I’m sure we all want to give sight to the blind or the oppressed to be set free.

But release the prisoners? The drug dealers and the murderers? Those people who wilfully break the rules? Really?

And we have to welcome the foreigner or stranger?

These are injunctions which still cause disquiet today. It’s not too hard to find examples where even refugees are vilified and demonised in today’s society.

But God’s command is for us to bring good news to the poor, release for prisoners, sight to the blind, broken victims healed.

God, right now, today, is turning the world upside down.

God, right now, is saving and freeing and healing and forgiving.

The Word of God lives – here and now, today.

And we are invited to participate in living the Word.

We too are invited to participate in God’s work.

It is so easy to pass on responsibility.

For years the Hebrew people had lived through oppression waiting for a Messiah to come and save them.

Yet what Jesus made perfectly clear again and again was that the tradition which was handed down to them had the map to get them out of their wilderness.

It is not someone else’s job, it is not yours, it is ours.

I think that is the one great error we make when thinking religiously. We think it was his job or it is their job.

We think it is my job and we forget that it is ours.

It is as clear as the noses on your faces, together we must make a difference, together we must celebrate the loving goodness of God.

And yet so often we choose to be the ones who spectate and not participate, so often we think that all of this is directed at other people or so supernatural and magical that it is divorced from our daily lives.

Let me put this to you, if religion is divorced from the reality of people’s lives, if it exists on another plane entirely, then what use is it.

If our relationship with God cannot help us to make sense of our relationships with the world and the things in it does that relationship make sense?

Surely God understands the world we live in and wants us in our understanding to improve what is for the sake of those in it!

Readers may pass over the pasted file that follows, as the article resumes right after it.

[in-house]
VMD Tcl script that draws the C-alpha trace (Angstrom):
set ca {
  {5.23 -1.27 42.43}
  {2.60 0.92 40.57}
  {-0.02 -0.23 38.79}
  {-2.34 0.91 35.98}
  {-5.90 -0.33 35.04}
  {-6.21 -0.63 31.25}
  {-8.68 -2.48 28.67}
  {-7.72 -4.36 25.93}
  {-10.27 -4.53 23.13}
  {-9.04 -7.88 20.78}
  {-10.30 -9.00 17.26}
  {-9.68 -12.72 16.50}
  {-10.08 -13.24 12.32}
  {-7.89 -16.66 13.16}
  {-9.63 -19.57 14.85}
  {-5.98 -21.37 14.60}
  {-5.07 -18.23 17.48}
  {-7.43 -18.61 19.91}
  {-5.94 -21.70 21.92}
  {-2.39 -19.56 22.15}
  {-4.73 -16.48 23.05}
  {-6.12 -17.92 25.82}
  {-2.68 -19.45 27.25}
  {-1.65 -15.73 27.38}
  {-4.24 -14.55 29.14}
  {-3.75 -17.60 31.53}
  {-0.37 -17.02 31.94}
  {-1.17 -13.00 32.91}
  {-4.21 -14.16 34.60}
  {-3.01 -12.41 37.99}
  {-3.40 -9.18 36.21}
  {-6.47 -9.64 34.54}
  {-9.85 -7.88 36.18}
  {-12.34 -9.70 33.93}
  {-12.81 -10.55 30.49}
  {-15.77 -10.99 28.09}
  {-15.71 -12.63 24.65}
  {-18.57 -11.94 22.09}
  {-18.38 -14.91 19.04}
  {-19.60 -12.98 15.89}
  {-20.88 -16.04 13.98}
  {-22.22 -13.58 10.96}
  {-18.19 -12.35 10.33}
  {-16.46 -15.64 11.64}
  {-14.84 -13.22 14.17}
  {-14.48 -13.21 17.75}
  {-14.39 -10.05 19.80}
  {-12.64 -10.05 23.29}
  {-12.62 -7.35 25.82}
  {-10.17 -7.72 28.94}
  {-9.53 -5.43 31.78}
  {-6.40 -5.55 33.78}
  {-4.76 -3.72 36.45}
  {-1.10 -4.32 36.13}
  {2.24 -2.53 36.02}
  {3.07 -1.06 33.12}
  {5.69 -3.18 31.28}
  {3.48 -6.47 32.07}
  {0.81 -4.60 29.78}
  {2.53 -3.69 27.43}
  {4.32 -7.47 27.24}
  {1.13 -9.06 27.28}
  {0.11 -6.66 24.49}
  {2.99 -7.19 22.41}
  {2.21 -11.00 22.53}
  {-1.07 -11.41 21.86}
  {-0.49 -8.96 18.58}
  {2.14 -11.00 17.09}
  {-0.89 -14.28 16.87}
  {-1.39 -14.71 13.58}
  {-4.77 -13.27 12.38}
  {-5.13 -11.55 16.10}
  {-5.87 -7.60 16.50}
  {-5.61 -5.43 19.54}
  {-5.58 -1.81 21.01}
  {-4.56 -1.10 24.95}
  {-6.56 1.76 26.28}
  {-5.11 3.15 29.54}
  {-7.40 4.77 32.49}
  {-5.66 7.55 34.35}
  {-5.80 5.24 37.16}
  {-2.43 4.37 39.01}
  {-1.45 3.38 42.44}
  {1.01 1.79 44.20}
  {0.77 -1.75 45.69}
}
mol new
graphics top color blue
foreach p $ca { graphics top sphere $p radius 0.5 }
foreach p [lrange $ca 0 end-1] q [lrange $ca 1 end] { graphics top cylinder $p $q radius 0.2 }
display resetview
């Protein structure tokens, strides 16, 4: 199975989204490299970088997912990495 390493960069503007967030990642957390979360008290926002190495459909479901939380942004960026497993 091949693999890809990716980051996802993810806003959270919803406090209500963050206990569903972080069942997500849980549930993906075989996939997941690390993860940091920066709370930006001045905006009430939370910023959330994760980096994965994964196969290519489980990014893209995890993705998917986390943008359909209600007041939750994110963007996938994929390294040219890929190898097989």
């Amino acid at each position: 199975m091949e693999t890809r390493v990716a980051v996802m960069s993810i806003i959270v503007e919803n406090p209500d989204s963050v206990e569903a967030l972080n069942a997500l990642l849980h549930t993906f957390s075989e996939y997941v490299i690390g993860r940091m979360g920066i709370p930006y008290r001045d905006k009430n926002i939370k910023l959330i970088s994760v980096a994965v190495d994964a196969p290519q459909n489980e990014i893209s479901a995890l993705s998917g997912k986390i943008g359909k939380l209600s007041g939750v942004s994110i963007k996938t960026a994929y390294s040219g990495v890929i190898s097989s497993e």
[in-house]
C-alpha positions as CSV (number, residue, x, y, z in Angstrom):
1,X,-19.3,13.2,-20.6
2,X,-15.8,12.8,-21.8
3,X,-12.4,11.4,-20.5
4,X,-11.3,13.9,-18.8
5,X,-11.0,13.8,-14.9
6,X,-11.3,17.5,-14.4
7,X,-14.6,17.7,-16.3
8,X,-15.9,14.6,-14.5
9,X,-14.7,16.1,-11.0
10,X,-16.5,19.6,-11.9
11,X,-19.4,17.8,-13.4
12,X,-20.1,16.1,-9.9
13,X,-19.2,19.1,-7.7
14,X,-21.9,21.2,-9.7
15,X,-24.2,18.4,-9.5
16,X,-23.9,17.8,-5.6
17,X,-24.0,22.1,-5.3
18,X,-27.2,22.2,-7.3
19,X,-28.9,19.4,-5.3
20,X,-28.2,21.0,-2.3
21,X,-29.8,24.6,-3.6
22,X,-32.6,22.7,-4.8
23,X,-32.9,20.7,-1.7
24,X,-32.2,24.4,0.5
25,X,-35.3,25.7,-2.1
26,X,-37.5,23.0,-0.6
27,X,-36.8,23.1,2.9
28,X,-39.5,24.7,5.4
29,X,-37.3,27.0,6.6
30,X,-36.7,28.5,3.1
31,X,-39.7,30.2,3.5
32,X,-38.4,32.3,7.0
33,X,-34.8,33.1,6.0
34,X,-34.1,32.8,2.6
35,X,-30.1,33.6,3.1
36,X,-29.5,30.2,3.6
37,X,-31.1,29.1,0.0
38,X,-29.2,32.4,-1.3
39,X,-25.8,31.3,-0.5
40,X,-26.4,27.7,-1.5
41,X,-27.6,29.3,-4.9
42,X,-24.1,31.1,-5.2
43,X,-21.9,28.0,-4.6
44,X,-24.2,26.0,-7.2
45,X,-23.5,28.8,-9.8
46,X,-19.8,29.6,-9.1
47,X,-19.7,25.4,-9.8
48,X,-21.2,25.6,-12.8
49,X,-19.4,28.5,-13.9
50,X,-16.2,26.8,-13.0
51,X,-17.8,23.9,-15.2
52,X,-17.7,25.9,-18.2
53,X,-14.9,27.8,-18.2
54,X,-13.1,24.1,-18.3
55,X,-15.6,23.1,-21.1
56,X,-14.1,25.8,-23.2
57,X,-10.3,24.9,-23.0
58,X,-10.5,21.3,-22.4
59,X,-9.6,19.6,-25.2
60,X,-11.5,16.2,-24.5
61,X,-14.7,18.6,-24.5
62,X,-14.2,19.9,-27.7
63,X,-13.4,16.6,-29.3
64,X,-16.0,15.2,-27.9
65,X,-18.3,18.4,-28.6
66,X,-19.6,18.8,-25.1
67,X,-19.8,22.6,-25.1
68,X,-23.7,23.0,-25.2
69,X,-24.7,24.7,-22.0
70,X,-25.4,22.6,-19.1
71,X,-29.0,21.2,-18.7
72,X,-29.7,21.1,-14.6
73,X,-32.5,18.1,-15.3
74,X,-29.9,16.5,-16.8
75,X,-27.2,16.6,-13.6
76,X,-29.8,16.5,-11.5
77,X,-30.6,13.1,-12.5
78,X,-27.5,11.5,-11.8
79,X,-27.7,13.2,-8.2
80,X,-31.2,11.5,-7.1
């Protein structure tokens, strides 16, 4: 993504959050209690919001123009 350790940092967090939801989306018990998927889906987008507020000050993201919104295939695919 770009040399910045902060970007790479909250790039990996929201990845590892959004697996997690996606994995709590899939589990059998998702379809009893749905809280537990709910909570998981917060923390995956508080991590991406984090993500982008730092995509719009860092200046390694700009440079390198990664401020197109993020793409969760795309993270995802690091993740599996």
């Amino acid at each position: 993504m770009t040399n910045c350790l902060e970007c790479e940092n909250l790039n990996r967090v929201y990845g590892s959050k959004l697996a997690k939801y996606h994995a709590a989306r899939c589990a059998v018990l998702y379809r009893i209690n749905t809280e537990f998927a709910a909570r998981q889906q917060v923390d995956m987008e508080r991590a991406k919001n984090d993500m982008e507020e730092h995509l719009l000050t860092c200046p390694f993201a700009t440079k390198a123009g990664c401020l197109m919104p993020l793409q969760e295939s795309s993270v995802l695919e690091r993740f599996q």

If this is so then our worship, our lives and how we live them should be directed towards making a difference in this world and not be spent waiting for someone, or something else to do it?

What use is prayer without an intent to action?

So we gather today as the people of a God of action.

Let us be determined to be the hope of this community of this world. May this be the prayer of all of us

18“The Spirit of the Lord is upon me, because he has anointed me to bring good news to the poor. He has sent me to proclaim release to the captives and recovery of sight to the blind, to let the oppressed go free, 19to proclaim the year of the Lord’s favour.”

As this world needs to know of God’s Love and justice, so it needs to hear our voice and see our actions!

Right here, right now, we need to commit to living God’s word.

Right here, and right now we need to live up to our statement “Reaching out to all the people of Alva with God's love by growing closer to God and our neighbour.”

Today is the day.


Let’s pray

It’s not always comfortable, God,

but it is certainly good,

that you go straight for the heart.

You do not allow us to skate over the surface of life,

filling our days with dry legality,

and pretend righteousness;

No, you come at us from the inside,

challenging our thoughts and attitudes,

our motives and perceptions;

and shaping them into the fuel for change

that gives us hearts like yours,

and lives that are lived from the inside out.

We praise you, O God,

for your uncomfortable grace,

your transforming Spirit,

and for the gift of lives

lived with integrity and compassion

from the inside out.